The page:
Washington and Oregon are very strongly linked historically as both were once part of the Oregon Country and later the Oregon Territory. We share a number of other characteristics: the Pacific Ocean on our coast, the Cascade Range dividing the states into a dry east half and a wet west half, a western low land with population centers, cloudy wet winters on the west side and icy cold winters on the east.
But there are some big differences. Eastern Oregon, with the exception of the northern Umatilla Basin, is mostly high plateau country with scattered high ranges while eastern Washington has the large Columbia Basin and massive irrigated land areas and the rich dry land farming of the Palouse. Eastern Washington was and is overall a much richer farm landscape and as such was much more heavily settled via homesteads and settlers buying railroad land grants.
That settlement legacy has also greatly influenced land management at the federal level. There is a lot more Bureau of Land Management (BLM) land in Oregon than Washington. The Oregon/Washington BLM district maps are telling. Washington has one district. Oregon has nine.
BLM Districts in Oregon and Washington
BLM lands in Washington State are bright yellow.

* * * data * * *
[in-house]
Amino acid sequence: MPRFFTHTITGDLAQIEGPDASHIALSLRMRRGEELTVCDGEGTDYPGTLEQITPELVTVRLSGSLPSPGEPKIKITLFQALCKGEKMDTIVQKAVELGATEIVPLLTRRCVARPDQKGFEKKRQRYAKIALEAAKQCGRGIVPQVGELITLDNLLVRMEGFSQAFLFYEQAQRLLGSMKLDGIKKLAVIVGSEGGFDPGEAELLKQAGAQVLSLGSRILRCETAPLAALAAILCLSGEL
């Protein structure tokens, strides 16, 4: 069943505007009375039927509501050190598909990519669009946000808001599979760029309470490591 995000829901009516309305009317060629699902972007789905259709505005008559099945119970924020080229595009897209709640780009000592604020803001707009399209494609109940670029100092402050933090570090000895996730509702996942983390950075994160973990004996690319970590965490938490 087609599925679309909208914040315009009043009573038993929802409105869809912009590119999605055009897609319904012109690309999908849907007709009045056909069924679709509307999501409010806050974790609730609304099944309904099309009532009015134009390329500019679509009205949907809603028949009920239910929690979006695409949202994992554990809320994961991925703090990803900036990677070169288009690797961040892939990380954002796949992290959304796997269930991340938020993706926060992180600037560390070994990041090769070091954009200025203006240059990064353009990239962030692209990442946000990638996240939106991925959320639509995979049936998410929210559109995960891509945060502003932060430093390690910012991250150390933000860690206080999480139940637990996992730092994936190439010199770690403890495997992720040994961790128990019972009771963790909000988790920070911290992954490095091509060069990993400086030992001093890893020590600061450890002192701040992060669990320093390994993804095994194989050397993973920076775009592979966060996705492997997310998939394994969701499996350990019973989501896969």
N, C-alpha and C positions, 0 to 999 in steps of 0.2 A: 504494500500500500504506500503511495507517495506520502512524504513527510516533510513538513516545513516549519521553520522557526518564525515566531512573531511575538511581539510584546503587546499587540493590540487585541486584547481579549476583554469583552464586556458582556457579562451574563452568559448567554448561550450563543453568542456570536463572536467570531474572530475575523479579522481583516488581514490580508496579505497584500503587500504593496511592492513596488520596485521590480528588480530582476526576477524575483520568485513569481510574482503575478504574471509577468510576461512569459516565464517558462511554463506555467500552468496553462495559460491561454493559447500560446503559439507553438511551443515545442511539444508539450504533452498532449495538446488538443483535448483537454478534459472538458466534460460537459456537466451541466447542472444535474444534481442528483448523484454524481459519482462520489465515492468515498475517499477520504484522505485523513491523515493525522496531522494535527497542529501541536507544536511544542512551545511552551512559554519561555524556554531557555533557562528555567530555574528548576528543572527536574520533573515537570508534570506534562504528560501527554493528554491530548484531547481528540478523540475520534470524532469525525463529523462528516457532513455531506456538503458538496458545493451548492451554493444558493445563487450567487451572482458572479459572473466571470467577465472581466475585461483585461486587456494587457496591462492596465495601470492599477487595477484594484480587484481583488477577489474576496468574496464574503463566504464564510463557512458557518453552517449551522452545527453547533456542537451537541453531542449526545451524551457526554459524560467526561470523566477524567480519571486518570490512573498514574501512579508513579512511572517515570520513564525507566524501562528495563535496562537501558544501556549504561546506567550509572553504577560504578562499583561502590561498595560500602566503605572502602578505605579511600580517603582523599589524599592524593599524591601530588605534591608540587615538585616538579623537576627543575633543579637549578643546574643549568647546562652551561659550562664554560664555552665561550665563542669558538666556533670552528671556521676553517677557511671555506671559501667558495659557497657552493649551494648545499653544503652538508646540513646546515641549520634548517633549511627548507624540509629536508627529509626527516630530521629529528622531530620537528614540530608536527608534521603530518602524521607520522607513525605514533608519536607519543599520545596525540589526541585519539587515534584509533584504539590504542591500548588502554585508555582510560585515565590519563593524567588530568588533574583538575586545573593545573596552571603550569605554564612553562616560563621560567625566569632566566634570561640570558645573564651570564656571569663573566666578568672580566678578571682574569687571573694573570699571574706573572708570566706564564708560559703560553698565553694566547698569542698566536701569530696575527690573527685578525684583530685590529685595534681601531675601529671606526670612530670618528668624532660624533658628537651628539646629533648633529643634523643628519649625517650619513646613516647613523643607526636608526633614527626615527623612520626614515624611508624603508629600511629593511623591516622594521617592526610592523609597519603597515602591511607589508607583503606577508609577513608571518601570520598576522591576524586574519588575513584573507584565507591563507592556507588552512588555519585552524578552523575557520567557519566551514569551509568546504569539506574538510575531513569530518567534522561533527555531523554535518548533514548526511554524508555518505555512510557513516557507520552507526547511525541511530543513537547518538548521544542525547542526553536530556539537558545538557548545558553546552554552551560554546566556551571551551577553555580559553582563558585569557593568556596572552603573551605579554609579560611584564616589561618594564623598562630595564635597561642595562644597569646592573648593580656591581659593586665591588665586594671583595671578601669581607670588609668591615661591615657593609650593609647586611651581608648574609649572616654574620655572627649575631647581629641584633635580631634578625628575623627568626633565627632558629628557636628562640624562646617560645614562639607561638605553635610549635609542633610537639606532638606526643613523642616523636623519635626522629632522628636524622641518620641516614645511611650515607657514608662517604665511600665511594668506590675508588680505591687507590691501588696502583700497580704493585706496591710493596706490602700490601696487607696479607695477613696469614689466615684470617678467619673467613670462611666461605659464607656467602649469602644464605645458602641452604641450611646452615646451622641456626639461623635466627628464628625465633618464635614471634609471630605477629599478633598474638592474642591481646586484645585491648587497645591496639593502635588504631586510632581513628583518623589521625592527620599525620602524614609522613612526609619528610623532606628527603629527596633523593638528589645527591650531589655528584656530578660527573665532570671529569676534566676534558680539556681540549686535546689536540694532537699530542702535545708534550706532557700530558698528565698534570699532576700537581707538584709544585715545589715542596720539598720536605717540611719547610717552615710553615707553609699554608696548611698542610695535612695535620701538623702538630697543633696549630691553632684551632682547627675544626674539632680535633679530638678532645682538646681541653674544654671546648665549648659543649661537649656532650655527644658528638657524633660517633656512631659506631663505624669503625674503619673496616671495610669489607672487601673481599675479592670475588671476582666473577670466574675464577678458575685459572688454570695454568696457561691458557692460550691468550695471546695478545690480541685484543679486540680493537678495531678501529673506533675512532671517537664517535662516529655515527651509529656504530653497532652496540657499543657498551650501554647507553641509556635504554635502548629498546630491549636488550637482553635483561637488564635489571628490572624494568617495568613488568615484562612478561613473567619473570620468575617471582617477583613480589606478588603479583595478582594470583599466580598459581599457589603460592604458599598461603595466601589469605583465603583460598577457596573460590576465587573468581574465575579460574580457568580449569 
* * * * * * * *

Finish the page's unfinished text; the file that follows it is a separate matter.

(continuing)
BLM manages approximately 450,000 acres in Washington State. The vast majority is in eastern Washington with the remaining a scattered set of rocks, headlands and islands in the San Juan Islands area of northwest Washington. The San Juan BLM lands were recently designated a National Monument san-juan-islands-national-monument-map.
By comparison the BLM Lakeview District in Oregon alone manages 3.5 million acres.
BLM Lakeview District, BLM land is yellow
Given the high scrub steppe of eastern Oregon, it is not surprising that there is so much more federal public land in eastern Oregon than in Washington, but the same applies to western Oregon as well. Note in the above Oregon/Washington map there are 5 BLM districts in western Oregon. The majority of these lands are timber lands, but there is also valley bottom lands.
BLM Eugene District
The story of how these lands ended up in BLM management is described http://www.blm.gov/or/files/OC_History.pdf. The short story is these were railroad land grant lands that the federal government took back (revested). This did not happen in Washington State (there are a few that ague it should have). The vast railroad land grants have and sill greatly influence forest policy, economics and politics. In Washington the privately held land grant forests still influence politics and forest policy.